I’m fascinated by the question what separates great people from simply good people. One theory I have is how a great person interacts with people more successful them him/her.
If you’re always comparing yourself to others in an apples-to-apples way, you can always feel inferior.
If I want to, I can look around each day and discover:
1. Someone is running a more successful business
2. Someone is dating a prettier woman/man
3. Someone is more famous than me
4. Someone has done more at an earlier age than you – my friend David is starting his PhD at MIT at age 14 and I have several other younger friends who are doing amazing things.
5. Someone will sell way, way more books than I will
6. Someone has more blog readers than I do
There are two ways I can respond to this. One is to feel envy, jealously, resentment, and drag my own self-worth down. I’ve met people who respond this way to me at any successes I’ve had. The other response is to encourage their successes, help them be all they can be, and realize that as you help them you are helping yourself. These people tend to be self-confident and fun.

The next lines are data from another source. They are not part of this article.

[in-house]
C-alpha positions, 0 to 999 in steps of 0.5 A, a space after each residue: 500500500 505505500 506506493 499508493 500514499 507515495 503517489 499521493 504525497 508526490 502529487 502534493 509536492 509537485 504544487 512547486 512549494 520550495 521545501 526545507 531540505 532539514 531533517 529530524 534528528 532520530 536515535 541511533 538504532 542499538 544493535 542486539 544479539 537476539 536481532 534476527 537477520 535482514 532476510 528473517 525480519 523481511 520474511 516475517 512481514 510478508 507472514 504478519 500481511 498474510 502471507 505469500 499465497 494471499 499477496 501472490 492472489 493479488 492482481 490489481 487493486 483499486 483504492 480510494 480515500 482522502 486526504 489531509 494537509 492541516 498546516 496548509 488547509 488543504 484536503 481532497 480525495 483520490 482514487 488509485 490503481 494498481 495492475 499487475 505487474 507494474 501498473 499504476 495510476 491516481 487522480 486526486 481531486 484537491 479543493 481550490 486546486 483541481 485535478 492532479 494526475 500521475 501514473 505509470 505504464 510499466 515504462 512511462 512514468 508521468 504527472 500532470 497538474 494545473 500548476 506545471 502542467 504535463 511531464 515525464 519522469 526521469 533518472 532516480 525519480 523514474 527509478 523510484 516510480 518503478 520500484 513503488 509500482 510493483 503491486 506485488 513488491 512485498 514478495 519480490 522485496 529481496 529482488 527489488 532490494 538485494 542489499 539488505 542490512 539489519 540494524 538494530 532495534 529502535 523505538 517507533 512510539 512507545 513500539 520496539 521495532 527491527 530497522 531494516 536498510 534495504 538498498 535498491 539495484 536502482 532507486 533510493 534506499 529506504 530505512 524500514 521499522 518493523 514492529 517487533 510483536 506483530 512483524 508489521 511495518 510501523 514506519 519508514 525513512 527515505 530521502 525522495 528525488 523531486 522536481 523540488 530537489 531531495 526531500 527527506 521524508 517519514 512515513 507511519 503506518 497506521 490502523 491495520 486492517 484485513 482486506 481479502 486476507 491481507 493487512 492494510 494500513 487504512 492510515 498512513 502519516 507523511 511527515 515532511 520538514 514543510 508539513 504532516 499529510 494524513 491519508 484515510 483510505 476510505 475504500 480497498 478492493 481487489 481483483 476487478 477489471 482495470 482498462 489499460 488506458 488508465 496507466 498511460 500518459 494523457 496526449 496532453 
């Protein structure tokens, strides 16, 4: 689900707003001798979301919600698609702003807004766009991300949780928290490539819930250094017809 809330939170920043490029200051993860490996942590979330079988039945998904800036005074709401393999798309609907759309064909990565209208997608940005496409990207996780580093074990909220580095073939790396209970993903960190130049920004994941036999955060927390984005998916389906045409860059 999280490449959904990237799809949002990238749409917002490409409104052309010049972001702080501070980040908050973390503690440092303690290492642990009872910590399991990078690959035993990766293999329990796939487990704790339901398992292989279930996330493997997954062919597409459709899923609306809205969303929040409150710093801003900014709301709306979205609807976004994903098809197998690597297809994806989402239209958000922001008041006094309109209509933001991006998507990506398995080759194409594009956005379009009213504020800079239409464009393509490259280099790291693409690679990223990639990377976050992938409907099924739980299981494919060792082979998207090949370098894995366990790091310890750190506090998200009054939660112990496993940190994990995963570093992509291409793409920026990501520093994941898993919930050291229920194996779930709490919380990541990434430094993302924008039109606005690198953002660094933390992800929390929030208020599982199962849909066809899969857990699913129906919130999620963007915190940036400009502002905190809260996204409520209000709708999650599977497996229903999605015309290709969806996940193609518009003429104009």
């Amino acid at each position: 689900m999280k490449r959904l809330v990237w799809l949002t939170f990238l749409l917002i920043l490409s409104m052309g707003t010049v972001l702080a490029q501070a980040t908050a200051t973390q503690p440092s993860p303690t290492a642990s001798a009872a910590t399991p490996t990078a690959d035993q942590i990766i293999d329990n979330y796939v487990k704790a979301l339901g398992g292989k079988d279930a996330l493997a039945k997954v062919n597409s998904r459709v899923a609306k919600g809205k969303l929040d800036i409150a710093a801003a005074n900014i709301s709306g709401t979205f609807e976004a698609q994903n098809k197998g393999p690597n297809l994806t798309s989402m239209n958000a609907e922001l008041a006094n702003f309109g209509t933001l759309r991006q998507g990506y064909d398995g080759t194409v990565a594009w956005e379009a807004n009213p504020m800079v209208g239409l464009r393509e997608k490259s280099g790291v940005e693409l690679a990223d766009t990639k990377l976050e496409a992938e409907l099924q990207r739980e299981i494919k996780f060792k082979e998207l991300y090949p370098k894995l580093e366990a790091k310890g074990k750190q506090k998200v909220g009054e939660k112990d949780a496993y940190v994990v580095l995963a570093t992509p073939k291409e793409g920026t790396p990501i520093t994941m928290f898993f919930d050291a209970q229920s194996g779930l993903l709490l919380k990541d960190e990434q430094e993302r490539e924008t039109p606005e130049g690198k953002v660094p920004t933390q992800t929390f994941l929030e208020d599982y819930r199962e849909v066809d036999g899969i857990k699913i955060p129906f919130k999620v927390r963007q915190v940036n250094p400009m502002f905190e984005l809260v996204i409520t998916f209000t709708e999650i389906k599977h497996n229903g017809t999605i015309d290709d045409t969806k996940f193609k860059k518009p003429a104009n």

Finding the balance between comparing yourself just enough to find competitive motivation versus comparing yourself all the time to feel inferior (or, superior) is difficult. Great people do it well. I’m trying to do this better.